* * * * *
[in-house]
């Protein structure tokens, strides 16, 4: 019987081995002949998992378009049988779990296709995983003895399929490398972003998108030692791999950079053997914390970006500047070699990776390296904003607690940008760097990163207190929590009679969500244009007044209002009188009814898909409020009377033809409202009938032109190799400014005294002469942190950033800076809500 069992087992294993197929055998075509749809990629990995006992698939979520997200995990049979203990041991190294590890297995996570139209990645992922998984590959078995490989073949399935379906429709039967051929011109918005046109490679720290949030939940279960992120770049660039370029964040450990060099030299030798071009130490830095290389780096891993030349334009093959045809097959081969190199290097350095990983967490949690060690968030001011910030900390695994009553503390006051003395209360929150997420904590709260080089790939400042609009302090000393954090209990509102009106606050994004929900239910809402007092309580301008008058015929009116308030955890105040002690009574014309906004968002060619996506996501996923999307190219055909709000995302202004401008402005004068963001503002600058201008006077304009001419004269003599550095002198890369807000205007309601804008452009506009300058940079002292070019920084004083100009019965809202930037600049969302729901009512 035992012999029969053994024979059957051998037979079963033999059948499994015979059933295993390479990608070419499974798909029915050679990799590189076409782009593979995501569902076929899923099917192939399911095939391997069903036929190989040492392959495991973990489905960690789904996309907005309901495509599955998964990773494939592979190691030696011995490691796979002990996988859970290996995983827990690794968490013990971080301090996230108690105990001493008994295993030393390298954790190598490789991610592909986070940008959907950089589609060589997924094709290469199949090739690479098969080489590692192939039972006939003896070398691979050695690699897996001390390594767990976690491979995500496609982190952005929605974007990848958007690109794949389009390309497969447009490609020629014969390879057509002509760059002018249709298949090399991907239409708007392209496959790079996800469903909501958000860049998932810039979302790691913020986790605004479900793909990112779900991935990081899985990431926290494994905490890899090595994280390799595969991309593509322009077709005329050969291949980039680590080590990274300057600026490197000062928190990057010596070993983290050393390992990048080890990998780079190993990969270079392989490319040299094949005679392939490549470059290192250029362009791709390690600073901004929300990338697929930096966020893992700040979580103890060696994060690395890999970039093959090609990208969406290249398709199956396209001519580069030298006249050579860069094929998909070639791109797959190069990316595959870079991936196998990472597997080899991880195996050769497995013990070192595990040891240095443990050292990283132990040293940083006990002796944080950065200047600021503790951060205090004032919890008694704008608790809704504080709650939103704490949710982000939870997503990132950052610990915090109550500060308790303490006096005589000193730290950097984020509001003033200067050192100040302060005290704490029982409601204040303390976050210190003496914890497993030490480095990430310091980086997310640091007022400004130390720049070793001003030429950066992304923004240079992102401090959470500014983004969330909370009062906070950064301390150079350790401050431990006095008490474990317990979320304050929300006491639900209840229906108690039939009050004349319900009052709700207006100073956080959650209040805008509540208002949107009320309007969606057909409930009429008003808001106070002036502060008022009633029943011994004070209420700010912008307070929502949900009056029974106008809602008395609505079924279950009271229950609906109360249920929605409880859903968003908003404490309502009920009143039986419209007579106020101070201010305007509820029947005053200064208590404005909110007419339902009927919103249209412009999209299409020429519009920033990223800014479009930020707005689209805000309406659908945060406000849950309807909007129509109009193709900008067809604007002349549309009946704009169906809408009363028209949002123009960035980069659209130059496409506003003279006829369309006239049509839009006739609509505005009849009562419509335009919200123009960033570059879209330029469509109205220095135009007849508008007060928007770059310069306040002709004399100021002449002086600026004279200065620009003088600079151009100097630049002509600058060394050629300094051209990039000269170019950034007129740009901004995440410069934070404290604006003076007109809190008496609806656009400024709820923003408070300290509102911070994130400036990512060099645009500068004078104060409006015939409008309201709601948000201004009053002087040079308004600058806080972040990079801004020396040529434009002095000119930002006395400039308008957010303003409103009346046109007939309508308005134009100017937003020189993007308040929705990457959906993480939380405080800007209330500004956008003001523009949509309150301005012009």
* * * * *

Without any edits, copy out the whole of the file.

[in-house]
């Protein structure tokens, strides 16, 4: 019987081995002949998992378009049988779990296709995983003895399929490398972003998108030692791999950079053997914390970006500047070699990776390296904003607690940008760097990163207190929590009679969500244009007044209002009188009814898909409020009377033809409202009938032109190799400014005294002469942190950033800076809500 069992087992294993197929055998075509749809990629990995006992698939979520997200995990049979203990041991190294590890297995996570139209990645992922998984590959078995490989073949399935379906429709039967051929011109918005046109490679720290949030939940279960992120770049660039370029964040450990060099030299030798071009130490830095290389780096891993030349334009093959045809097959081969190199290097350095990983967490949690060690968030001011910030900390695994009553503390006051003395209360929150997420904590709260080089790939400042609009302090000393954090209990509102009106606050994004929900239910809402007092309580301008008058015929009116308030955890105040002690009574014309906004968002060619996506996501996923999307190219055909709000995302202004401008402005004068963001503002600058201008006077304009001419004269003599550095002198890369807000205007309601804008452009506009300058940079002292070019920084004083100009019965809202930037600049969302729901009512 035992012999029969053994024979059957051998037979079963033999059948499994015979059933295993390479990608070419499974798909029915050679990799590189076409782009593979995501569902076929899923099917192939399911095939391997069903036929190989040492392959495991973990489905960690789904996309907005309901495509599955998964990773494939592979190691030696011995490691796979002990996988859970290996995983827990690794968490013990971080301090996230108690105990001493008994295993030393390298954790190598490789991610592909986070940008959907950089589609060589997924094709290469199949090739690479098969080489590692192939039972006939003896070398691979050695690699897996001390390594767990976690491979995500496609982190952005929605974007990848958007690109794949389009390309497969447009490609020629014969390879057509002509760059002018249709298949090399991907239409708007392209496959790079996800469903909501958000860049998932810039979302790691913020986790605004479900793909990112779900991935990081899985990431926290494994905490890899090595994280390799595969991309593509322009077709005329050969291949980039680590080590990274300057600026490197000062928190990057010596070993983290050393390992990048080890990998780079190993990969270079392989490319040299094949005679392939490549470059290192250029362009791709390690600073901004929300990338697929930096966020893992700040979580103890060696994060690395890999970039093959090609990208969406290249398709199956396209001519580069030298006249050579860069094929998909070639791109797959190069990316595959870079991936196998990472597997080899991880195996050769497995013990070192595990040891240095443990050292990283132990040293940083006990002796944080950065200047600021503790951060205090004032919890008694704008608790809704504080709650939103704490949710982000939870997503990132950052610990915090109550500060308790303490006096005589000193730290950097984020509001003033200067050192100040302060005290704490029982409601204040303390976050210190003496914890497993030490480095990430310091980086997310640091007022400004130390720049070793001003030429950066992304923004240079992102401090959470500014983004969330909370009062906070950064301390150079350790401050431990006095008490474990317990979320304050929300006491639900209840229906108690039939009050004349319900009052709700207006100073956080959650209040805008509540208002949107009320309007969606057909409930009429008003808001106070002036502060008022009633029943011994004070209420700010912008307070929502949900009056029974106008809602008395609505079924279950009271229950609906109360249920929605409880859903968003908003404490309502009920009143039986419209007579106020101070201010305007509820029947005053200064208590404005909110007419339902009927919103249209412009999209299409020429519009920033990223800014479009930020707005689209805000309406659908945060406000849950309807909007129509109009193709900008067809604007002349549309009946704009169906809408009363028209949002123009960035980069659209130059496409506003003279006829369309006239049509839009006739609509505005009849009562419509335009919200123009960033570059879209330029469509109205220095135009007849508008007060928007770059310069306040002709004399100021002449002086600026004279200065620009003088600079151009100097630049002509600058060394050629300094051209990039000269170019950034007129740009901004995440410069934070404290604006003076007109809190008496609806656009400024709820923003408070300290509102911070994130400036990512060099645009500068004078104060409006015939409008309201709601948000201004009053002087040079308004600058806080972040990079801004020396040529434009002095000119930002006395400039308008957010303003409103009346046109007939309508308005134009100017937003020189993007308040929705990457959906993480939380405080800007209330500004956008003001523009949509309150301005012009």